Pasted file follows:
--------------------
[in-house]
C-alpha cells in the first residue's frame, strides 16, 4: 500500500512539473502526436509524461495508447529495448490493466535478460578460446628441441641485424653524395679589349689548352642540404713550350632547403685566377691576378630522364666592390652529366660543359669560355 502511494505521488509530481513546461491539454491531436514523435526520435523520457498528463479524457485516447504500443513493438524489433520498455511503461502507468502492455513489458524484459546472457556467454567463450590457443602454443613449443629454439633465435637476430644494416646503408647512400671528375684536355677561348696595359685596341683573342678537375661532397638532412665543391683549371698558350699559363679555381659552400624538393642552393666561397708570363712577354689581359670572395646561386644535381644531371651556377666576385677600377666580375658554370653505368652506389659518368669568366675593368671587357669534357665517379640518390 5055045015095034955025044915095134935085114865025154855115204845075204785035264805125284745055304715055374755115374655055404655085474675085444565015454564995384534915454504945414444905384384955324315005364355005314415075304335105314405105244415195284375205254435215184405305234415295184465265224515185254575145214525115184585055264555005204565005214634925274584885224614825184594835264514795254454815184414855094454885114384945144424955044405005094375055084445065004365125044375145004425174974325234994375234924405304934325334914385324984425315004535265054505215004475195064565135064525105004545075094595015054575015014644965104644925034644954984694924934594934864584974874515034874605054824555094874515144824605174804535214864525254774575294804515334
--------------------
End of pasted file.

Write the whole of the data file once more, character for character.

[in-house]
C-alpha cells in the first residue's frame, strides 16, 4: 500500500512539473502526436509524461495508447529495448490493466535478460578460446628441441641485424653524395679589349689548352642540404713550350632547403685566377691576378630522364666592390652529366660543359669560355 502511494505521488509530481513546461491539454491531436514523435526520435523520457498528463479524457485516447504500443513493438524489433520498455511503461502507468502492455513489458524484459546472457556467454567463450590457443602454443613449443629454439633465435637476430644494416646503408647512400671528375684536355677561348696595359685596341683573342678537375661532397638532412665543391683549371698558350699559363679555381659552400624538393642552393666561397708570363712577354689581359670572395646561386644535381644531371651556377666576385677600377666580375658554370653505368652506389659518368669568366675593368671587357669534357665517379640518390 5055045015095034955025044915095134935085114865025154855115204845075204785035264805125284745055304715055374755115374655055404655085474675085444565015454564995384534915454504945414444905384384955324315005364355005314415075304335105314405105244415195284375205254435215184405305234415295184465265224515185254575145214525115184585055264555005204565005214634925274584885224614825184594835264514795254454815184414855094454885114384945144424955044405005094375055084445065004365125044375145004425174974325234994375234924405304934325334914385324984425315004535265054505215004475195064565135064525105004545075094595015054575015014644965104644925034644954984694924934594934864584974874515034874605054824555094874515144824605174804535214864525254774575294804515334